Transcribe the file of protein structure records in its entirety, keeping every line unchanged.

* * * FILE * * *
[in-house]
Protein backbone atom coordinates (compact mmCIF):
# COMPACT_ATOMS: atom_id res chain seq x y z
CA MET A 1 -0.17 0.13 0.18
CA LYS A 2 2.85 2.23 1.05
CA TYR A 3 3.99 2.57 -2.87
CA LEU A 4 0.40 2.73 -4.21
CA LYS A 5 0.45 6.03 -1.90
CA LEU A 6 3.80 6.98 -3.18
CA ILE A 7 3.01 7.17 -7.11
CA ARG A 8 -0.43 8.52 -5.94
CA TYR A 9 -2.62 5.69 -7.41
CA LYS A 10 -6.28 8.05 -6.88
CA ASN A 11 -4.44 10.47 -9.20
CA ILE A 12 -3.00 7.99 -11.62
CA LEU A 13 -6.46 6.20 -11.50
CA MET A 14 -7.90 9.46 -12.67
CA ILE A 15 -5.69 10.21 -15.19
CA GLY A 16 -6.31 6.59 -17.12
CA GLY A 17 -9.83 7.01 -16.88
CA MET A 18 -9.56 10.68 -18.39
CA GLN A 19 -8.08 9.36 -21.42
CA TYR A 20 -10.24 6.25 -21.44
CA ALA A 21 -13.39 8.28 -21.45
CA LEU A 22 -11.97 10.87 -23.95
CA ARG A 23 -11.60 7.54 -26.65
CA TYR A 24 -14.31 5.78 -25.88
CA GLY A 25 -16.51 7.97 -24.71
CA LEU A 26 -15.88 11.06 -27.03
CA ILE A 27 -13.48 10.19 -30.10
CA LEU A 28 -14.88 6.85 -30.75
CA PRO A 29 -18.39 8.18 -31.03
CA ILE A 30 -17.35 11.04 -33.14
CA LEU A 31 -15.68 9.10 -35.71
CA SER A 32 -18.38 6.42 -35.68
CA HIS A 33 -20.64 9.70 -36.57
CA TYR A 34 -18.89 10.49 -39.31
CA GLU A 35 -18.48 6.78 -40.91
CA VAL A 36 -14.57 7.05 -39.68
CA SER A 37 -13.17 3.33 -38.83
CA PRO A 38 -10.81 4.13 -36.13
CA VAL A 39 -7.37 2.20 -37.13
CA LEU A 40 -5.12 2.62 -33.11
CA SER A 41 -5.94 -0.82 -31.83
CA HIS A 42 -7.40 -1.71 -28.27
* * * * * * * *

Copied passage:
[in-house]
Protein backbone atom coordinates (compact mmCIF):
# COMPACT_ATOMS: atom_id res chain seq x y z
CA MET A 1 -0.17 0.13 0.18
CA LYS A 2 2.85 2.23 1.05
CA TYR A 3 3.99 2.57 -2.87
CA LEU A 4 0.40 2.73 -4.21
CA LYS A 5 0.45 6.03 -1.90
CA LEU A 6 3.80 6.98 -3.18
CA ILE A 7 3.01 7.17 -7.11
CA ARG A 8 -0.43 8.52 -5.94
CA TYR A 9 -2.62 5.69 -7.41
CA LYS A 10 -6.28 8.05 -6.88
CA ASN A 11 -4.44 10.47 -9.20
CA ILE A 12 -3.00 7.99 -11.62
CA LEU A 13 -6.46 6.20 -11.50
CA MET A 14 -7.90 9.46 -12.67
CA ILE A 15 -5.69 10.21 -15.19
CA GLY A 16 -6.31 6.59 -17.12
CA GLY A 17 -9.83 7.01 -16.88
CA MET A 18 -9.56 10.68 -18.39
CA GLN A 19 -8.08 9.36 -21.42
CA TYR A 20 -10.24 6.25 -21.44
CA ALA A 21 -13.39 8.28 -21.45
CA LEU A 22 -11.97 10.87 -23.95
CA ARG A 23 -11.60 7.54 -26.65
CA TYR A 24 -14.31 5.78 -25.88
CA GLY A 25 -16.51 7.97 -24.71
CA LEU A 26 -15.88 11.06 -27.03
CA ILE A 27 -13.48 10.19 -30.10
CA LEU A 28 -14.88 6.85 -30.75
CA PRO A 29 -18.39 8.18 -31.03
CA ILE A 30 -17.35 11.04 -33.14
CA LEU A 31 -15.68 9.10 -35.71
CA SER A 32 -18.38 6.42 -35.68
CA HIS A 33 -20.64 9.70 -36.57
CA TYR A 34 -18.89 10.49 -39.31
CA GLU A 35 -18.48 6.78 -40.91
CA VAL A 36 -14.57 7.05 -39.68
CA SER A 37 -13.17 3.33 -38.83
CA PRO A 38 -10.81 4.13 -36.13
CA VAL A 39 -7.37 2.20 -37.13
CA LEU A 40 -5.12 2.62 -33.11
CA SER A 41 -5.94 -0.82 -31.83
CA HIS A 42 -7.40 -1.71 -28.27